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Production hell: AWD vs base model

Discussion in 'Model 3' started by mike25, Aug 3, 2017.

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  1. mike25

    mike25 Member

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    It seems to me that can adding AWD to the current long range model premium in term of production as oppose to the base model. In addition it will be additional funds for Tesla. Or is it that the motor production is the bottle neck?
     
  2. sandpiper

    sandpiper Active Member

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    I don't think there's a specific bottleneck. They're just trying to keep everything as dirt simple as possible for the chaos of production ramp-up. And so they don't want to mess with the engineering and assembly systems of a second drive train. More parts = more problems.
     
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  3. KarenRei

    KarenRei KarenRei KarenRei KarenRei KarenRei KarenRei

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    Yep. Every configuration needs to be tested backwards and forwards, both in assembly and in usage. Resources are limited, and reservations are plentiful. So it's only logical to apply the KISS principle and focus just on one version at first.

    Don't worry, they'll get to you :)
     
  4. mike25

    mike25 Member

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    I get that, but it seems to me that the base version vs the premium is more changes (more parts) as oppose to just adding the AWD to the premium. But yes this view is biased because I want to get the AWD with premium. However we have seen dual motor pre-released (based on VIN) but no base model and I think the metallic silver from the first announcement was also a dual motor. So it seems like some testing went toward the dual motor, the base model is still a total mystery.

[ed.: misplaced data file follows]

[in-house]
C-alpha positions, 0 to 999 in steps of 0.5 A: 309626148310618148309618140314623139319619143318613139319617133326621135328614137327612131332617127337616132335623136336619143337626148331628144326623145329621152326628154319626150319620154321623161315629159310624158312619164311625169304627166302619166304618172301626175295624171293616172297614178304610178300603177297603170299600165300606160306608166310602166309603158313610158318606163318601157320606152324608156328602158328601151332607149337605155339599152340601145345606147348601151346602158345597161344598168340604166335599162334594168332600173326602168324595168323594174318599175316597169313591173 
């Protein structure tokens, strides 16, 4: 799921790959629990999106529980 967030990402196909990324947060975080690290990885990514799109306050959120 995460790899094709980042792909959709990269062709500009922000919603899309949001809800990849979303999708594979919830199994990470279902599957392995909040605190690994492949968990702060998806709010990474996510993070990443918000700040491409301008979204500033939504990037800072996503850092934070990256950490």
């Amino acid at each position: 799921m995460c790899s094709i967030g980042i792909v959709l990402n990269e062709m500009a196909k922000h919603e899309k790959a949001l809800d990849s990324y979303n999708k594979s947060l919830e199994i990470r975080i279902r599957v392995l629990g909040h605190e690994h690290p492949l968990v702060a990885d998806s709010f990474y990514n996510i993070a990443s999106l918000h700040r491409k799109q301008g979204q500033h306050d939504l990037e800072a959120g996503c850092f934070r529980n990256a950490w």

5. boiler81

    boiler81 Member

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    Yes, I'm somewhat surprised that the dual motor represents such a production disruption. Especially with all the MS "dual motor" experience, and level of assembly automation used. I wouldnt be surprised as cost come down that Tesla only builds AWD vehicles.
     
  6. Lloyd

    Lloyd Well-Known Member

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    New Crash Testing with AWD model????
     
  7. Sparky

    Sparky Member

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    #7 Sparky, Aug 3, 2017
    Last edited: Aug 3, 2017
    If it's KISS, then we might expect only one additional Model 3 variant: PD. The MS 75D could get cut, and the Model 3 AWD is only available as a 3.9 sec performance version. So, 3 versions of Model 3 and 2 versions of Model S. Just a thought.
     
  8. DR61

    DR61 Member

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    Probably it comes down to testing, both crash tests and road endurance and handling tests. On the other hand, the PUP items seem to be off-the-shelf supplier parts.
     
  9. favo

    favo Model 3 Reservation Holder

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    They probably decided more people would want the PUP than AWD. Plus, having AWD or even Perf as first model off the line means an even greater price difference from the much-touted $35K base price, which puts some people off. I'm still waiting for Perf, at least until more details come out.